'I felt like a queen,' says artist Lisa Reihana of the Venice Biennaleby Vincent O’Donnell
Lisa Reihana’s arrival at the Venice Biennale was the crowning moment of a 10-year journey.
So it was a mark of honour that artist Lisa Reihana arrived at the New Zealand pavilion in the Arsenale, the major exhibition area of the Venice Biennale, on the Disdotona, propelled by 18 rowers from the Canottieri Querini Rowing Club. On the Grand Canal, the aquatic city’s tourist traffic made way for its passing.
Sharing the boat with the artist was the official party for the opening of Lisa Reihana: Emissaries, New Zealand’s presence at this year’s Biennale: Governor-General Dame Patsy Reddy, the New Zealand Commissioner for Venice, Alastair Carruthers, and the president of La Biennale di Venezia, Paolo Baratta.
“It was wonderful coming down the Grand Canal. I felt like a queen,” Reihana told the Listener after arriving at the New Zealand pavilion in the Tese dell’Isolotto, a former warehouse and one of the oldest buildings in the Arsenale, the area that housed the one-time city state’s navy.
A waterborne arrival was appropriate for the artist, whose work is an enhanced and expanded version of her multimedia work In Pursuit of Venus [infected], which attracted nearly 50,000 visitors to the Auckland Art Gallery in 2015 with its depiction of early encounters between Pacific peoples and European explorers.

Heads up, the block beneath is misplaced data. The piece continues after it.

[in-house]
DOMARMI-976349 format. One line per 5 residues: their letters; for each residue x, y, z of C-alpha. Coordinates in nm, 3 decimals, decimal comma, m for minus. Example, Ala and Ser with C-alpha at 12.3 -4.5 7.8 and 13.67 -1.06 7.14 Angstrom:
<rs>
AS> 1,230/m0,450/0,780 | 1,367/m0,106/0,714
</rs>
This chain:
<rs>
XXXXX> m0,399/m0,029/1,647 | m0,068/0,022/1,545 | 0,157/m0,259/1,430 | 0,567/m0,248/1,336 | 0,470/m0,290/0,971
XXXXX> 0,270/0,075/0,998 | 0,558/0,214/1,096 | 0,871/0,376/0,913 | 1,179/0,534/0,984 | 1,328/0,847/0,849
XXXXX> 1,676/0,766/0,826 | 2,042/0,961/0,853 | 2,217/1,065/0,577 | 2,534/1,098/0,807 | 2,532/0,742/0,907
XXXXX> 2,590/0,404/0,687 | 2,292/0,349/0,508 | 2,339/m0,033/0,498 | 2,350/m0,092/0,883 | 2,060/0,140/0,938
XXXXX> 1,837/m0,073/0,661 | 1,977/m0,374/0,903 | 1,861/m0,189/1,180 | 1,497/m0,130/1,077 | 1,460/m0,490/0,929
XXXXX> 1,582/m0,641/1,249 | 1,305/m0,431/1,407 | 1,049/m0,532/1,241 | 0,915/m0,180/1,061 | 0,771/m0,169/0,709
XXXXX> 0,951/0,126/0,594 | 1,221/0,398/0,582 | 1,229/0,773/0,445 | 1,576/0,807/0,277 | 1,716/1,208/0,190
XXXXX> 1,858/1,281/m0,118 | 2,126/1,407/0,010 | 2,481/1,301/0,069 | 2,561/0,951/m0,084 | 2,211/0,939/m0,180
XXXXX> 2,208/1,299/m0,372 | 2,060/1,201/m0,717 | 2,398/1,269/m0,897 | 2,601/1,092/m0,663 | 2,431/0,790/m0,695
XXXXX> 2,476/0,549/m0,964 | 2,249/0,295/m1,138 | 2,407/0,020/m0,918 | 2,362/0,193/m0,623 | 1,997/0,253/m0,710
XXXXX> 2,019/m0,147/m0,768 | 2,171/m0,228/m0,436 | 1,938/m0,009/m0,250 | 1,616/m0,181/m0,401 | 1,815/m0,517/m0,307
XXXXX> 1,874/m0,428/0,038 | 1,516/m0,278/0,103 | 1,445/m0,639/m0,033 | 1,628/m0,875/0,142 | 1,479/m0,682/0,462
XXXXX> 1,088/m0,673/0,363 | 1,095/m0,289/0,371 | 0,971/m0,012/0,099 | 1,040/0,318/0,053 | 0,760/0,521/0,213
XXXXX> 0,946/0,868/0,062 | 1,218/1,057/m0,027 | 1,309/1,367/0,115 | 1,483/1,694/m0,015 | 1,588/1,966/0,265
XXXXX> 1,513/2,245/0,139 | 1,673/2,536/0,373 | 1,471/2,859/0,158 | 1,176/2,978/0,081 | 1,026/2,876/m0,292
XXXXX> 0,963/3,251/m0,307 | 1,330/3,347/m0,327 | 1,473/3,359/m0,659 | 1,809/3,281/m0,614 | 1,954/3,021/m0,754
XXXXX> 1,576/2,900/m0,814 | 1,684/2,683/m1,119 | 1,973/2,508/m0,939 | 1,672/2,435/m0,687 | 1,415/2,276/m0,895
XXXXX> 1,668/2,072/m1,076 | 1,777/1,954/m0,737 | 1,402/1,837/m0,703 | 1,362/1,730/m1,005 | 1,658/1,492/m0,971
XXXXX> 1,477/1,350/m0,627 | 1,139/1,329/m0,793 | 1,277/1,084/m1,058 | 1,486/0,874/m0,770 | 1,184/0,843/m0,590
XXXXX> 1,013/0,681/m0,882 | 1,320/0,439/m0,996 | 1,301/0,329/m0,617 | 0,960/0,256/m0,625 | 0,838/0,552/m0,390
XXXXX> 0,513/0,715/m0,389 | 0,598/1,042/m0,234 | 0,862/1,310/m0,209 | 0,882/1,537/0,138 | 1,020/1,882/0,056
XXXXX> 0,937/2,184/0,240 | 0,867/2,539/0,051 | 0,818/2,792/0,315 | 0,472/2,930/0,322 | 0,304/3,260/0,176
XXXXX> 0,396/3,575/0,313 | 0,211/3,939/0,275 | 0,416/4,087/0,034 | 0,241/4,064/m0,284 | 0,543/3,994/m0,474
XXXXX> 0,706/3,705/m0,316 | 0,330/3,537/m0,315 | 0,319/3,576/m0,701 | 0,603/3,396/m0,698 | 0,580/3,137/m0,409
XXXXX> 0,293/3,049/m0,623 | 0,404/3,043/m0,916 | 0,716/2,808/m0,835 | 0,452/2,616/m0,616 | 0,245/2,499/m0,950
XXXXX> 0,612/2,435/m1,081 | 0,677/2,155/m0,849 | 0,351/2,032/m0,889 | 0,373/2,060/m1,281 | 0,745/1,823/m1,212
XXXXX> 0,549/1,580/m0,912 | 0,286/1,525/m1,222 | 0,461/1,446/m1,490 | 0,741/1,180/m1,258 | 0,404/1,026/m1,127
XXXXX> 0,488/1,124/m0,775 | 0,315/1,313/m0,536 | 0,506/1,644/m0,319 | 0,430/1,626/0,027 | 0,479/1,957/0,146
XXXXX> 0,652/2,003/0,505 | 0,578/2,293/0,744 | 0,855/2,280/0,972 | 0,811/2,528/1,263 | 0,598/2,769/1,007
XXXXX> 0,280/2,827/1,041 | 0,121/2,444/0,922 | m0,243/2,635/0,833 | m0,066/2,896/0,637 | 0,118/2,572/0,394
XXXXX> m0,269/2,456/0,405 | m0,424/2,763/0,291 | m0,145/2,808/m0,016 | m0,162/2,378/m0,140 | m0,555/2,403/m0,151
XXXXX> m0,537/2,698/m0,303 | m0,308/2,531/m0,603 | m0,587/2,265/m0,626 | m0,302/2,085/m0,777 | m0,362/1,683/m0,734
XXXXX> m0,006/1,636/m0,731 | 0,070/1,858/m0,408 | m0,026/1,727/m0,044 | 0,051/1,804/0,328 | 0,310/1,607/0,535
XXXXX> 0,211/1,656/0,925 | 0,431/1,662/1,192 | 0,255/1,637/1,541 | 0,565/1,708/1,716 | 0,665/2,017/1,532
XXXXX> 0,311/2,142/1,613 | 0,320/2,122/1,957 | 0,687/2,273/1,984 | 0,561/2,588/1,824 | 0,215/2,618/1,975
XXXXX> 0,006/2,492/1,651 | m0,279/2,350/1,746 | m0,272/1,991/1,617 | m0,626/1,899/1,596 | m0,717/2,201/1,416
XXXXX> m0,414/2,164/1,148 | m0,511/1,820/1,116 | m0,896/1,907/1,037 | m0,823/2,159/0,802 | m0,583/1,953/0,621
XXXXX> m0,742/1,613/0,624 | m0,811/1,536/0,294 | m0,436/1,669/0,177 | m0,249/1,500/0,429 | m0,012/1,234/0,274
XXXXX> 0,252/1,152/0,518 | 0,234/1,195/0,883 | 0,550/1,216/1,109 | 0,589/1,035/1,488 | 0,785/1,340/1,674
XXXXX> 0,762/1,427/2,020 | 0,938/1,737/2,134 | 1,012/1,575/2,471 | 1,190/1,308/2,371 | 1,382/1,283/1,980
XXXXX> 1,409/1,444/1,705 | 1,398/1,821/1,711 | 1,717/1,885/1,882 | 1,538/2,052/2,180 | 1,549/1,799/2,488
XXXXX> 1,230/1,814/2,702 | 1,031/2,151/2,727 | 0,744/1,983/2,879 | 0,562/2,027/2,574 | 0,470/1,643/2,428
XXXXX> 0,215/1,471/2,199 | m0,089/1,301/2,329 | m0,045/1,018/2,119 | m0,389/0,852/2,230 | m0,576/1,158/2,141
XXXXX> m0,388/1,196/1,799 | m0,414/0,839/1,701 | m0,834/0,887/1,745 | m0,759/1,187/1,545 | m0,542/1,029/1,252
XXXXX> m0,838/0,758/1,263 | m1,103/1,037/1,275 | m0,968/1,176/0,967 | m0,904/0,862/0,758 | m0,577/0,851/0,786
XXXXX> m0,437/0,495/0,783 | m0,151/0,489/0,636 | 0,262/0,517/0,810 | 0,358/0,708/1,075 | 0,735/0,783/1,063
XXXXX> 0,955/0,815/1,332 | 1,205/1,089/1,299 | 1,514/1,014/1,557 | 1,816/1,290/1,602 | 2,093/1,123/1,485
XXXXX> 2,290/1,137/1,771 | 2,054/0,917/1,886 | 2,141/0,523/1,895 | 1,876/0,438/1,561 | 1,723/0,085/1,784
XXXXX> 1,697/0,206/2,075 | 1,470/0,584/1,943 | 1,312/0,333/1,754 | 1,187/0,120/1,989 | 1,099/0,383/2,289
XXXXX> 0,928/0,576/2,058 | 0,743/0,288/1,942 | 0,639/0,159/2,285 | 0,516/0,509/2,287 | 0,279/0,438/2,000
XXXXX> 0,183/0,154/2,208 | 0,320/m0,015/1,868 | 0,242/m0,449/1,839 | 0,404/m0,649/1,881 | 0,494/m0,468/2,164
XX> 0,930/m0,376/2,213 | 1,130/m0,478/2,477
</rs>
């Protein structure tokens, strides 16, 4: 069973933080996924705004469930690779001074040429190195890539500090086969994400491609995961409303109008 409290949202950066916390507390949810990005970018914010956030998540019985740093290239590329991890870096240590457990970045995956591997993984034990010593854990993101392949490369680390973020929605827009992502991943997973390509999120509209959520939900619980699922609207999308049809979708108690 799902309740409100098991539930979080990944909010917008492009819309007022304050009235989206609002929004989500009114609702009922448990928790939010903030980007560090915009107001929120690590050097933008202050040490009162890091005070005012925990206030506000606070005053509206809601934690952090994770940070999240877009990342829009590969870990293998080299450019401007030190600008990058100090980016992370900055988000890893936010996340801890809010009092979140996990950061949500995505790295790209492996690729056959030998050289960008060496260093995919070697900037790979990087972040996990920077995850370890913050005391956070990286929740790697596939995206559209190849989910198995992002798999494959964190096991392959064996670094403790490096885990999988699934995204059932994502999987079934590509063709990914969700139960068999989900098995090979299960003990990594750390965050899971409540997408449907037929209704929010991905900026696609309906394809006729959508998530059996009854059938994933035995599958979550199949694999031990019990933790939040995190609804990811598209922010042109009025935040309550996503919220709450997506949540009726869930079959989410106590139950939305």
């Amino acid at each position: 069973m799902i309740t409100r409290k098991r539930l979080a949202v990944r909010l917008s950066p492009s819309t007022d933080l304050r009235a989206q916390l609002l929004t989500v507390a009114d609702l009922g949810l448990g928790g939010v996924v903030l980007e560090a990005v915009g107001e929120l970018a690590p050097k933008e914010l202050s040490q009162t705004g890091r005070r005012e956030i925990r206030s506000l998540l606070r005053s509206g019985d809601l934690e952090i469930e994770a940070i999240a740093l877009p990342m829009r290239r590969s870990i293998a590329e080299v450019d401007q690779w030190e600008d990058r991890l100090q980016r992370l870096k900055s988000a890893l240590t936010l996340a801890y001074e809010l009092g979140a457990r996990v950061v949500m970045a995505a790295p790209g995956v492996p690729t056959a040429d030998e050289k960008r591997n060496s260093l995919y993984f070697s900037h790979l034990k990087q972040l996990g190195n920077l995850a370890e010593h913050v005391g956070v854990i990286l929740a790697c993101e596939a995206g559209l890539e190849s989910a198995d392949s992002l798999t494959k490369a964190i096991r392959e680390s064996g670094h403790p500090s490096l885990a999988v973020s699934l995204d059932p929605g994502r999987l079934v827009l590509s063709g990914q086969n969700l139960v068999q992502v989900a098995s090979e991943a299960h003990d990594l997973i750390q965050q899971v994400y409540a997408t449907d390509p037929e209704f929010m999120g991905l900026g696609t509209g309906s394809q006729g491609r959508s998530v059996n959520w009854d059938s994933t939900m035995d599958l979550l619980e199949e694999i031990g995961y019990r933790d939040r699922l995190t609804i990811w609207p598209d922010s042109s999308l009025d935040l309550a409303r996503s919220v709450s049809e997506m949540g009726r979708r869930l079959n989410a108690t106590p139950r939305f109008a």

“Within The Pursuit of Venus [infected], there is this whole series of craft and maritime history, whether it is from the Endeavour, right through to Maori waka and Tahitian and Samoan va‘a, and the canoes from Nootka Sound [on Vancouver Island].
“This work is very much about gathering a community, in a sense. Often, those connections happen at the foreshore, and that is what we managed to create this morning. It’s almost a reflection of the vignettes and scripts that are in the work.”
New Zealand’s previous exhibits in Venice have had settings that resonated with the works. Michael Parekowhai’s bronze grand pianos with rampant bulls in the ballroom of the intimate Palazzo Loredan dell’Ambasciatore; Simon Denny’s Secret Power in the Biblioteca Marsciano, a homage to earlier Venetian knowledge, secrecy and espionage.
The long, narrow and high Tese dell’Isolotto is ideal for video projection and the location in the Arsenale has another advantage: exhibitors in other parts must rely on advertising or word of mouth, but visitors to the Arsenale discover pavilions as part of the adventure of attendance.
Lisa Reihana: Emissaries has had a long gestation: it started a decade ago, when Reihana encountered an exhibition of early 19th-century scenic wallpaper, manufactured by Joseph Defour & Cie of Paris, and richly and imaginatively illustrated by French designer and artist Jean-Gabriel Charvet.
In creating Les Sauvages de la Mer Pacifique, Charvet relied on drawings and paintings brought back from expeditions to the South Seas by explorers James Cook, Louis-Antoine de Bougainville and Jean-François de La Pérouse. Reihana saw the potential to take Charvet’s visual concept and deploy it in a new technical and political context – to re-evaluate the received history of early European contact with the peoples of the Pacific.